Google and Facebook battle US anti-piracy laws
The proposed Stop Online Piracy Act and the Protect IP Act have set the technology industry against music and film companies, in a debate reminiscent of the controversy over Britain’s Digital Economy Act.
The legislation proposes new powers to shut down websites engaged in intellectual property infringement such as unlawful downloading and counterfeit pharmaceuticals.
But a who’s who of Silicon Valley has claimed it “pose[s] a serious risk to our industry's continued track record of innovation and job creation, as well as to our nation's cybersecurity”.
Google, Facebook, Twitter, Zynga, eBay, Mozilla, Yahoo, AOL, and LinkedIn made the claim in a letter to Congress.
“We support the bills’ stated goals – providing additional enforcement tools to combat foreign ‘rogue’ websites that are dedicated to copyright infringement or counterfeiting,” they said.
“Unfortunately, the bills as drafted would expose law-abiding US internet and technology companies to new uncertain liabilities, private rights of action, and technology mandates that would require monitoring of websites.”
The group said it was particularly concerned by aspects of the legislation that it claimed undermine the so-called “safe harbour” protections granted to internet service providers under earlier laws. It allows firms such as Google to offer blogging and other services without fear of legal action over copyright, as long as they remove infringing content when notified by the rights holder.
“Since their enactment in 1998… [they] have been a cornerstone of the US internet and technology industry’s growth and success,” the letter to Congress said.
The technology firms argue that the Stop Online Piracy Act and the Protect IP Act will force them to constantly monitor their services to block infringement.
A Google representative will today give evidence to the House of Representatives Judiciary Committee, a bipartisan group which is sponsoring the Stop Online Piracy Act, alongside spokesmen for the film and pharmaceutical industries. The web giant’s chairman described the proposals as “draconian” earlier this week.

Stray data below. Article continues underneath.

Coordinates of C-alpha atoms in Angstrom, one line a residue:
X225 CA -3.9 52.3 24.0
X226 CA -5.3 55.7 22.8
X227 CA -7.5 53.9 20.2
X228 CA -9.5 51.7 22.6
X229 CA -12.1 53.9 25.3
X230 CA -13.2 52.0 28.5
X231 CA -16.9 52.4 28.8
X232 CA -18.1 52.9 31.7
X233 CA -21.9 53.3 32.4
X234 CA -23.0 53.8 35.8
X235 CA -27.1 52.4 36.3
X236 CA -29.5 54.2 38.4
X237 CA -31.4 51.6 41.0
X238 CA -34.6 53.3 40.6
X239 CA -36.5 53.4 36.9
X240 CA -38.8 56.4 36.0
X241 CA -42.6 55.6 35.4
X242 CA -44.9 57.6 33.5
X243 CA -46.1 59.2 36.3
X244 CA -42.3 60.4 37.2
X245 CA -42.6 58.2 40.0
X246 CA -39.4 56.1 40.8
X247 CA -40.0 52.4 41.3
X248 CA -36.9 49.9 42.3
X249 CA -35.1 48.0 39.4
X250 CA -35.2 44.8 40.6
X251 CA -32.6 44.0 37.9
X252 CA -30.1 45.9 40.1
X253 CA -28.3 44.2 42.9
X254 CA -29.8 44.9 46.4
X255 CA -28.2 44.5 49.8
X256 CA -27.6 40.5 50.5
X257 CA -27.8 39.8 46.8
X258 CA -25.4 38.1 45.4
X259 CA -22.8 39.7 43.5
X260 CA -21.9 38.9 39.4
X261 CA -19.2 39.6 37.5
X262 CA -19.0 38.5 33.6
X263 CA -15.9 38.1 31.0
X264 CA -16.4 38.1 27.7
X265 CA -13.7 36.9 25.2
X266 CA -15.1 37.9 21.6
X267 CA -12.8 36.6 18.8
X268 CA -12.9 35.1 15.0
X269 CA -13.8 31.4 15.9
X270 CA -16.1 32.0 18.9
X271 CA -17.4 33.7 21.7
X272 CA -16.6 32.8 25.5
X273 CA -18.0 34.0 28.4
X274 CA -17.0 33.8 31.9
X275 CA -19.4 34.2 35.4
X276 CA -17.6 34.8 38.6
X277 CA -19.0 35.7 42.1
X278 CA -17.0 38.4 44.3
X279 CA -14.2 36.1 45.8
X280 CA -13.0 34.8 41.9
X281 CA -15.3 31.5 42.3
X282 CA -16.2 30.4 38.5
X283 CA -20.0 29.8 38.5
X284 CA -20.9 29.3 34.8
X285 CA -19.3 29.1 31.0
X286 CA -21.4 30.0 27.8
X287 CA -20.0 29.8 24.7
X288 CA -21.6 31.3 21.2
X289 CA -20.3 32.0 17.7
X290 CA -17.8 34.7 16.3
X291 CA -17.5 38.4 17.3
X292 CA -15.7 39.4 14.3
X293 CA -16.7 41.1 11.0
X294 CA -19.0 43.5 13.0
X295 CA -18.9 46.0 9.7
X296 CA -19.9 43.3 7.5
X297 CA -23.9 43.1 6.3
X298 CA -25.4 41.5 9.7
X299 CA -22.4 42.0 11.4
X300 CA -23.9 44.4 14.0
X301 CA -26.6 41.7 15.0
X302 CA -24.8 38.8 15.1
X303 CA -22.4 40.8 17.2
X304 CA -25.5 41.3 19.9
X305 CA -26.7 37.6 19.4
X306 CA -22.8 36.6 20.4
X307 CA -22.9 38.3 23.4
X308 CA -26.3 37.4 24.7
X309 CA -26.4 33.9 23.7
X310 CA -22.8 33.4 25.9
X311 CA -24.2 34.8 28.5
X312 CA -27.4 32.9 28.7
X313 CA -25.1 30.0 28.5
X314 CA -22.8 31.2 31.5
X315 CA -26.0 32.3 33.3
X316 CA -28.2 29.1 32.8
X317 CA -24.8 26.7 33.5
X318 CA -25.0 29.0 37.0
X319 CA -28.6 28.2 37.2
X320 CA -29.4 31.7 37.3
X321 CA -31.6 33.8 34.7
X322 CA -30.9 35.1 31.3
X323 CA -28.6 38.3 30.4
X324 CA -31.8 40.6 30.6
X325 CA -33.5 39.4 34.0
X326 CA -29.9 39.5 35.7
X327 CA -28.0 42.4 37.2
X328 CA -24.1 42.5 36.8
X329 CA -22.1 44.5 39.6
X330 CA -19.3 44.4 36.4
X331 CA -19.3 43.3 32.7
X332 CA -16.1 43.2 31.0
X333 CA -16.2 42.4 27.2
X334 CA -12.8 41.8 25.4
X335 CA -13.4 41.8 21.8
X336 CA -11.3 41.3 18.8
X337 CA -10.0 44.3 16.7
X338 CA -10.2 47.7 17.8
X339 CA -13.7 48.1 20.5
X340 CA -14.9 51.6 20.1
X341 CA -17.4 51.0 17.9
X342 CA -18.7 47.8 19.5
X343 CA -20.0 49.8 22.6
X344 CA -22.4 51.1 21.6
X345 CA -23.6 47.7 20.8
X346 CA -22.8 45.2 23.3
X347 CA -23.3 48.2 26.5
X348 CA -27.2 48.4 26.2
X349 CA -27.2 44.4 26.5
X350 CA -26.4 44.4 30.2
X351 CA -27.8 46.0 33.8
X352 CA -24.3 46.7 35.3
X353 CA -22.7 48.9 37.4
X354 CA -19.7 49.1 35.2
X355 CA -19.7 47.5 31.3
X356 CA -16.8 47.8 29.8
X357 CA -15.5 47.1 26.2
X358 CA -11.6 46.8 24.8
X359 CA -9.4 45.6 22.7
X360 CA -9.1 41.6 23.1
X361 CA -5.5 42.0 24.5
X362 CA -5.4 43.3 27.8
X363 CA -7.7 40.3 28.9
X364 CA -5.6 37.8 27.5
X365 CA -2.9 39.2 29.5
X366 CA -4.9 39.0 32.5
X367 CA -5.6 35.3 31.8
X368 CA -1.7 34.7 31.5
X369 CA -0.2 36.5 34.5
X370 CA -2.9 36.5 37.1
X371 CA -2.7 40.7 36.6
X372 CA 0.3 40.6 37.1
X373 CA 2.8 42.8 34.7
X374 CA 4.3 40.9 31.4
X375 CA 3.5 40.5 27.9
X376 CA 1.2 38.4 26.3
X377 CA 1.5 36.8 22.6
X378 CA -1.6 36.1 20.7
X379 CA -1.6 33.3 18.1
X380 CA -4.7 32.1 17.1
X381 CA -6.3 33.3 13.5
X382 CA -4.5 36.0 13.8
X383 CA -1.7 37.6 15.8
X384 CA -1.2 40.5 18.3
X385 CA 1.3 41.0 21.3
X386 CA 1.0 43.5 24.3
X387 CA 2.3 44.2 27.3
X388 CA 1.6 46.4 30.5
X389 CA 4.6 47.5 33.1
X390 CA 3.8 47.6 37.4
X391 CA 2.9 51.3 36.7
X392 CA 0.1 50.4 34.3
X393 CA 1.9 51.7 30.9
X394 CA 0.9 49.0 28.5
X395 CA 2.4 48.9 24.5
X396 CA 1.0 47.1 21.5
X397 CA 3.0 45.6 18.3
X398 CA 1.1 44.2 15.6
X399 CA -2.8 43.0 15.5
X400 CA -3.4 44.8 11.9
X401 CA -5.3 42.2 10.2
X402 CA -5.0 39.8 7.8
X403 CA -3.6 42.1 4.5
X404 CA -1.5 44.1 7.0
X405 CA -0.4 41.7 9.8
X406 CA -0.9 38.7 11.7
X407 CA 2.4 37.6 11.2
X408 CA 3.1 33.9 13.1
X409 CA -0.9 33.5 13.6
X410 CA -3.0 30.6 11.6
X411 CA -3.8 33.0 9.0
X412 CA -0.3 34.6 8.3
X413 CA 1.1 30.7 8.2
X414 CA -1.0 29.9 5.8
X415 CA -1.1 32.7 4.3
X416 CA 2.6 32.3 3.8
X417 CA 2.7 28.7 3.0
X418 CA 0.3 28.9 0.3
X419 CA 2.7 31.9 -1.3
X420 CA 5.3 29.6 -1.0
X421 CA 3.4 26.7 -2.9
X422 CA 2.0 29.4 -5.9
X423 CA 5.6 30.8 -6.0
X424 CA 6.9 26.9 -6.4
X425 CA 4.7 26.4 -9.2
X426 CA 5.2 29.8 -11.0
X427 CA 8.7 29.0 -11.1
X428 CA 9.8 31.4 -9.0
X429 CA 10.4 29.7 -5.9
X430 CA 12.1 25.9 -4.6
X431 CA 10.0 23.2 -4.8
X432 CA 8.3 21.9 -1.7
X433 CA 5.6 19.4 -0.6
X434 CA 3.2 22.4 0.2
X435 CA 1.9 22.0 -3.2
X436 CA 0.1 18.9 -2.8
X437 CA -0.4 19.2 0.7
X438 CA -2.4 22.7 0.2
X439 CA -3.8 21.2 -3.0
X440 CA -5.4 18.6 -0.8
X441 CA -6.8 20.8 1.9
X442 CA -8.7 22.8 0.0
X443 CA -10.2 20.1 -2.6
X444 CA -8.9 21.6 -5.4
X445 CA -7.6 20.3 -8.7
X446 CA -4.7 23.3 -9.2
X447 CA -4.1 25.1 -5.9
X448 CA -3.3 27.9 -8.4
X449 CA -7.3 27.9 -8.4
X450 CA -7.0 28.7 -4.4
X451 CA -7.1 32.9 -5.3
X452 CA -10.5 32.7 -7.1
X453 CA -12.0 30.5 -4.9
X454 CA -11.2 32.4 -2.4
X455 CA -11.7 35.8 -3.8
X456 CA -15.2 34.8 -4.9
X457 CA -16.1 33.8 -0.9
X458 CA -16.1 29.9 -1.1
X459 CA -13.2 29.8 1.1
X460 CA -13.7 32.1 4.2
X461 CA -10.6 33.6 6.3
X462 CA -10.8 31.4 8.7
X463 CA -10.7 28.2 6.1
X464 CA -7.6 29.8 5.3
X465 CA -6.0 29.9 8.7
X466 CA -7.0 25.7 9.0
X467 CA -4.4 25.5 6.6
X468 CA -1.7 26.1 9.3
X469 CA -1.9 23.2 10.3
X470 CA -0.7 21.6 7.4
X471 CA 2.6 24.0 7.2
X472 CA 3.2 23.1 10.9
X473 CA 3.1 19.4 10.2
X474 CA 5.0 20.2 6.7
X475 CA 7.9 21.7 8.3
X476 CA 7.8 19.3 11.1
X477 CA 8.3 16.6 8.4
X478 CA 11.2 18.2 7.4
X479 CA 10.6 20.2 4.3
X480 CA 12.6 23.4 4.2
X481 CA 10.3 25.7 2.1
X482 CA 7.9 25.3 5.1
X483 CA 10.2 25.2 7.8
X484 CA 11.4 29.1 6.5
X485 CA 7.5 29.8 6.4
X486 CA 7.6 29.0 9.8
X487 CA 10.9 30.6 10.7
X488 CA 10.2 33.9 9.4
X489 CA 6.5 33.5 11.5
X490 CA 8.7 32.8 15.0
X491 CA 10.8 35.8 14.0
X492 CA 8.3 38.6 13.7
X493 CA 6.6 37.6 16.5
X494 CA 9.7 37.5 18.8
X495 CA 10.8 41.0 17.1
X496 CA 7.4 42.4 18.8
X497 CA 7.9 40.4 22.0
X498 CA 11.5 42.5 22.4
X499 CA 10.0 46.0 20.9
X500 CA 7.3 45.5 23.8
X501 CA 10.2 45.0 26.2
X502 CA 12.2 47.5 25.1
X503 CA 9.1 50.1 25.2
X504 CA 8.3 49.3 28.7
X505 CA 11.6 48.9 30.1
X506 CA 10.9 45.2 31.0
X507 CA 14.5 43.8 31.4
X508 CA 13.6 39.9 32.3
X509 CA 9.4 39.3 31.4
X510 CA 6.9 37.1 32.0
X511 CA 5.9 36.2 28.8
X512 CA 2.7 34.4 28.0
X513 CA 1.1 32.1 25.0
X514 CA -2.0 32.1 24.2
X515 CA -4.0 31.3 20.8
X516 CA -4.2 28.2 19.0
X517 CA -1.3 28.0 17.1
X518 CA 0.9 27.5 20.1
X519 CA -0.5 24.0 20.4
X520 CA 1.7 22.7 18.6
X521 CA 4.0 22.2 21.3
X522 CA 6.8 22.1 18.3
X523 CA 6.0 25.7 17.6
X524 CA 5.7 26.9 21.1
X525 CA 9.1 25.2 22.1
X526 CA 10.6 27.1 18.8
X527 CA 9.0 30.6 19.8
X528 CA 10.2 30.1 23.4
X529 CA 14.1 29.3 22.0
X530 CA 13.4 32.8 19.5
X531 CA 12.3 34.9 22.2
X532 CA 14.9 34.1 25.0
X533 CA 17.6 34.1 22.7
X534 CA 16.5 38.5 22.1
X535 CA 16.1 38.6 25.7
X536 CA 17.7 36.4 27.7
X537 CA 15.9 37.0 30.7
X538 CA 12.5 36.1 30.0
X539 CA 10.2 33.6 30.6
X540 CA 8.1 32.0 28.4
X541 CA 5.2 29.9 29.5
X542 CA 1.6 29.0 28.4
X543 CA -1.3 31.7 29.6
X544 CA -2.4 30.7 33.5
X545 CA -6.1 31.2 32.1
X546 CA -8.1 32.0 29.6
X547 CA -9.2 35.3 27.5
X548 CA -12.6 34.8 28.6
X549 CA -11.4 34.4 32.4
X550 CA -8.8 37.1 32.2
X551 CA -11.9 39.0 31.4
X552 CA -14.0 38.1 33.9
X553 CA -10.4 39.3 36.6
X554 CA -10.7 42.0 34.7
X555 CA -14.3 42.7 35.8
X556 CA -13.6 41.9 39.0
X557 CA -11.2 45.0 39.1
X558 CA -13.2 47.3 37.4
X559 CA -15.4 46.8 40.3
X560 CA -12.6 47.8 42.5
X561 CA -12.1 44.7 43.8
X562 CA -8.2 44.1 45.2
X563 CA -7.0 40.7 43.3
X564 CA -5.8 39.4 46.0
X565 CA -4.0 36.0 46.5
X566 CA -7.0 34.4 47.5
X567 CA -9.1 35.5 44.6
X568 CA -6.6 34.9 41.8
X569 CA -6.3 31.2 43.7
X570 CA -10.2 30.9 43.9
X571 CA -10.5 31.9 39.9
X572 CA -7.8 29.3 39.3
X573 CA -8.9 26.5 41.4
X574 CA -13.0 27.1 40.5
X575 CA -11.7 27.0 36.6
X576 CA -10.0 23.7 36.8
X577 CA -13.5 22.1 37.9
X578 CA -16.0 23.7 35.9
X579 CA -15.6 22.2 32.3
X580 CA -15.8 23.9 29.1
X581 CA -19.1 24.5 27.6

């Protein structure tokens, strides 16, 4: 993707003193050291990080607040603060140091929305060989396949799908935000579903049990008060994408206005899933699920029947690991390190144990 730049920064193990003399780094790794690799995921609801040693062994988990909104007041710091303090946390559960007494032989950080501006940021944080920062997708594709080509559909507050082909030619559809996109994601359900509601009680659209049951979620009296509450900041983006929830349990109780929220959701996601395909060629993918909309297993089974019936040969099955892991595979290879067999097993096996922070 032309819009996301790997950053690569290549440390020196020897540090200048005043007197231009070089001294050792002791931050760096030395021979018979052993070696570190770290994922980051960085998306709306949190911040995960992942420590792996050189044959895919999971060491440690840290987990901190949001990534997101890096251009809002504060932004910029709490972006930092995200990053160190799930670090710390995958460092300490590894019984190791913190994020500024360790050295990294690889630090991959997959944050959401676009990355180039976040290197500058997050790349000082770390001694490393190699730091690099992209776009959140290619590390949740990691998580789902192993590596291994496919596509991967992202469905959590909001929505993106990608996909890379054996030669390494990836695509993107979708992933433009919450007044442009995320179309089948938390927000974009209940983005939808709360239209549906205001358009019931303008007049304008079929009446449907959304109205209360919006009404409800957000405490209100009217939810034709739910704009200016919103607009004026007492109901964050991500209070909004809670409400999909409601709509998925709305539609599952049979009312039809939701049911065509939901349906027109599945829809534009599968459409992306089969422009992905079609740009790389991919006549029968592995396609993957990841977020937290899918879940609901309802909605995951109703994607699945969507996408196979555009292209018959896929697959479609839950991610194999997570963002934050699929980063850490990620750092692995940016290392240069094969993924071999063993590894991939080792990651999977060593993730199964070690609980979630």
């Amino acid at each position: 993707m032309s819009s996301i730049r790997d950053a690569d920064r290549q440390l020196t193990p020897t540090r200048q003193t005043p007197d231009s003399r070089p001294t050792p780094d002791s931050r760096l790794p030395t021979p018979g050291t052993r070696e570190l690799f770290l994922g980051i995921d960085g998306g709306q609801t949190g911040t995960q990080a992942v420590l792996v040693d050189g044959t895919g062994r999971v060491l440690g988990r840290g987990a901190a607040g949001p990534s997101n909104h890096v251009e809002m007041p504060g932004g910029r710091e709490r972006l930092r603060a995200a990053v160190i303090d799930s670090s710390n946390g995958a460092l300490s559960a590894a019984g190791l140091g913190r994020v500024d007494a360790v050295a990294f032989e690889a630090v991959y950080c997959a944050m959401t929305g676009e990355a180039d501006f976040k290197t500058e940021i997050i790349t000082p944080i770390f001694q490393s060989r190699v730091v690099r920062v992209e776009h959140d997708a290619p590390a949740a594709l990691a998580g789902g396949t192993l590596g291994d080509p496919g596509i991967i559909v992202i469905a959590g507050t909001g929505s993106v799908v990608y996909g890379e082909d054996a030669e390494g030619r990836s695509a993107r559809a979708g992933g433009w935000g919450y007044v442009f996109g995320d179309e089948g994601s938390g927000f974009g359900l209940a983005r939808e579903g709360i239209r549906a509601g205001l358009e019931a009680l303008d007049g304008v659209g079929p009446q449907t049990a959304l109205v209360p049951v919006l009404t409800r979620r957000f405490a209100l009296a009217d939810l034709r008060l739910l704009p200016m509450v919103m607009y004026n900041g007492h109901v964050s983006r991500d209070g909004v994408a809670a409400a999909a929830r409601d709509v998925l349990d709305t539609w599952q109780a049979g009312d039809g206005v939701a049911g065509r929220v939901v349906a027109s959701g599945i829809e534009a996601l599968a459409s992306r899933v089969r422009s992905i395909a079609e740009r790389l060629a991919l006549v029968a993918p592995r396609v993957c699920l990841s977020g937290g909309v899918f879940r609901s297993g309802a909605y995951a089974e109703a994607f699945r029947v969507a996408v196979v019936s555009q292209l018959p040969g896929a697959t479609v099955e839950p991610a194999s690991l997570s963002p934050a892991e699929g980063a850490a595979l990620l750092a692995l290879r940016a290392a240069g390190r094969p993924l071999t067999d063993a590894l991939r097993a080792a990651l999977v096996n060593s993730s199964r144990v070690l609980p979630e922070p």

“Here's a bill that would require ISPs to remove URLs from the web which is also known as censorship last time I checked,” he said.
In a fact sheet about the legislation, however, the Committee dismissed such censorship concerns as “myths”.
“There is an important distinction between free speech and the theft of goods or services,” it said.
“It is appalling and offensive to attempt to draw a parallel between political dissidents and those denied religious freedom to those who will no longer be able to make money from engaging in illegal activity and theft.”
In Britain, there was similar intensive lobbying on both sides in the run up to the introduction of the Digital Economy Act, in the final days of the Labour Government.
The legislation, which includes controversial provisons for blocking rogue websites, has so far had a limited impact. The current Government is instead hosting talks between internet firms and copyright holders aimed at securing voluntary agreement on how to deal with rogue websites.
Meanwhile a recent test case brought by the film industry against BT showed that older legislation can be used to compel internet companies to block websites involved in copyright infringement. The High Court ordered Britain’s largest broadband provider to cut off access to Newzbin2, a website that offers links to unlawful downloads.